Thai PM rejects protesters' demand

BANGKOK: Thai Prime Minister Abhisit Vejjajiva on Monday rejected an ultimatum by tens of thousands of protesters to dissolve parliament as they marched on a military barracks sheltering the government.

The demonstrators, loyal to ousted premier Thaksin Shinawatra, demanded Abhisit call new elections or face mounting protests, prompting military officials to boost troop numbers and put in place evacuation plans.

"The protesters have demanded that I dissolve the house before midday (0500 GMT) today, but the coalition parties agree the demand cannot be met," Abhisit said on national television, from the barracks.

"Elections must be held under common rules and genuine calm. We have to listen to other people's voices, not just the protesters," he said.

Abhisit left the army base by helicopter immediately after his announcement, saying he wanted to inspect the city traffic, snarled up by the moving rally.

The first group of red-clad protesters had earlier arrived at the barracks where Abhisit had been staying along with key ministers and military top brass.

At least 86,000 so-called Red Shirts had been gathered since Saturday at a rally ground close to government offices in Bangkok's historic quarter, where soldiers and riot police have been deployed under a strict security law.

The Red Shirts travelled in convoy to the barracks on the capital's northern outskirts in trucks, buses, cars and pick-up trucks, promising non-violence and vowing to return to the main rally after their doorstep.

"We will come back here. We'll keep fighting," Nattawut told the cheering red-clad crowd before it departed.

Thai army spokesman Colonel Sunsern Kaewkumnerd said about 2,000 soldiers were manning the 11th infantry army barracks, with three helicopters on standby to whisk leaders away if needed.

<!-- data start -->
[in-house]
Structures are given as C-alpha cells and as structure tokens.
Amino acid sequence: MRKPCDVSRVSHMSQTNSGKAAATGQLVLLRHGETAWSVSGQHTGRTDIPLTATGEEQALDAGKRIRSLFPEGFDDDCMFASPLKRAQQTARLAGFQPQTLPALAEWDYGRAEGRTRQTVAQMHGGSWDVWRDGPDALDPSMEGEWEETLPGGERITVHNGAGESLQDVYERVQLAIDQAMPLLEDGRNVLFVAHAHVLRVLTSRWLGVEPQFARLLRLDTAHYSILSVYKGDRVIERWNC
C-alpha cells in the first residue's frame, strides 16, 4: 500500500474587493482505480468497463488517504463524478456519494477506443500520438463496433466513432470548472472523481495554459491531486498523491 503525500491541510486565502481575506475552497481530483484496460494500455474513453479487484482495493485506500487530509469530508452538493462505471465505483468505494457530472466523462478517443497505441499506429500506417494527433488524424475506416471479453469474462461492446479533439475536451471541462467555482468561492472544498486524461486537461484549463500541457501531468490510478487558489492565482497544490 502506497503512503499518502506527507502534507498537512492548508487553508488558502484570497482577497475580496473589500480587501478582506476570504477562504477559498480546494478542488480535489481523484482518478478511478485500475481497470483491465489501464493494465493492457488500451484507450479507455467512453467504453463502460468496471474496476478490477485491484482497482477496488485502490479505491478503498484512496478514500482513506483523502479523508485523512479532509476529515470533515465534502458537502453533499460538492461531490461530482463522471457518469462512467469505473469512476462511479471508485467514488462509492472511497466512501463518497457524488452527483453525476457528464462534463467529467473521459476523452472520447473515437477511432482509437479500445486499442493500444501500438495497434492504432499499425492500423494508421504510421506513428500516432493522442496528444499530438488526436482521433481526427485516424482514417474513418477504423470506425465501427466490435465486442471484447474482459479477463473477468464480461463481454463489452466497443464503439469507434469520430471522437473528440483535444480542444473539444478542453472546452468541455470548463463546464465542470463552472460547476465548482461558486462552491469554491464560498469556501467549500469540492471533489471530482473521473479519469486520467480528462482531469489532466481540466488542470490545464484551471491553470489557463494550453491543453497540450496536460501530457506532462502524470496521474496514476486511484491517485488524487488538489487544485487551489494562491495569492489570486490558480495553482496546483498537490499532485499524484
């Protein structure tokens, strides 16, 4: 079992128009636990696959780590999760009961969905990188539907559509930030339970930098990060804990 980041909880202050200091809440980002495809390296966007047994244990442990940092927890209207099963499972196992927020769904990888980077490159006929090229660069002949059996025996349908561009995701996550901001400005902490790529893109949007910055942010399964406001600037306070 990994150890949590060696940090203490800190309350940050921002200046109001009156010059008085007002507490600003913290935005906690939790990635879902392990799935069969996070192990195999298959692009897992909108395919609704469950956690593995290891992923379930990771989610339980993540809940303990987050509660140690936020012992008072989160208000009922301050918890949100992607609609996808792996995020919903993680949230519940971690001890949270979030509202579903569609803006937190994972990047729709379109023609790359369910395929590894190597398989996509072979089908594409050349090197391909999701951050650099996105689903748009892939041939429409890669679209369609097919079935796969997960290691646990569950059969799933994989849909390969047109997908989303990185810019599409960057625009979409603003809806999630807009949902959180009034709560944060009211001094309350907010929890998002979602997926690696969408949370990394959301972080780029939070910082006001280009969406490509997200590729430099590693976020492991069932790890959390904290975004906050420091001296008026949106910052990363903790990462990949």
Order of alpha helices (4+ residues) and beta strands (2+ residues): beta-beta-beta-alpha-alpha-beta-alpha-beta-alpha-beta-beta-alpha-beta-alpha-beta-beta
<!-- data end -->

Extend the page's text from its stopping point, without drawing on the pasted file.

"We will push out the protesters if they trespass into the base. The final step is that rubber bullets would be fired at them, but the army has no wish to disperse the demonstration," Sunsern insisted.

Facts: Key dates in saga of Thailand's Thaksin The Red Shirts had dubbed their rally a "million man march" but police estimated their numbers reached only 86,000. Protest leaders gave various figures all far higher than 100,000.

Authorities have deployed a 50,000-strong security force including soldiers and riot police across Bangkok and surrounding provinces for the rally, under a strict law that allows authorities to ban gatherings and impose curfews.

The Red Shirts are loyal to populist former prime minister Thaksin, who was ousted in a coup in 2006 and is living abroad, mostly in Dubai, to avoid a jail term for corruption.

Twice-elected Thaksin is loathed by Bangkok's establishment, which accuses him of corruption and disloyalty to the revered royal family.

Last month Thailand's top court confiscated 1.4 billion dollars of the telecoms tycoon's wealth and he addressed the crowd by video link late Sunday, urging his supporters to press on.

"I ask all Red Shirts not to give up. Don't worry about me. This is not a one-person issue, we all fight for justice. I am the victim of bullies among the elites," Thaksin said from an unspecified location in Europe.

Since the coup in 2006, Thailand has been wracked by a string of protests by the Red Shirts and their rival Yellow Shirts, whose campaign in 2008 led to a crippling nine-day blockade of the country's airports.

The current rally is the largest in Bangkok since the Reds rioted in April last year, leaving two dead and scores injured.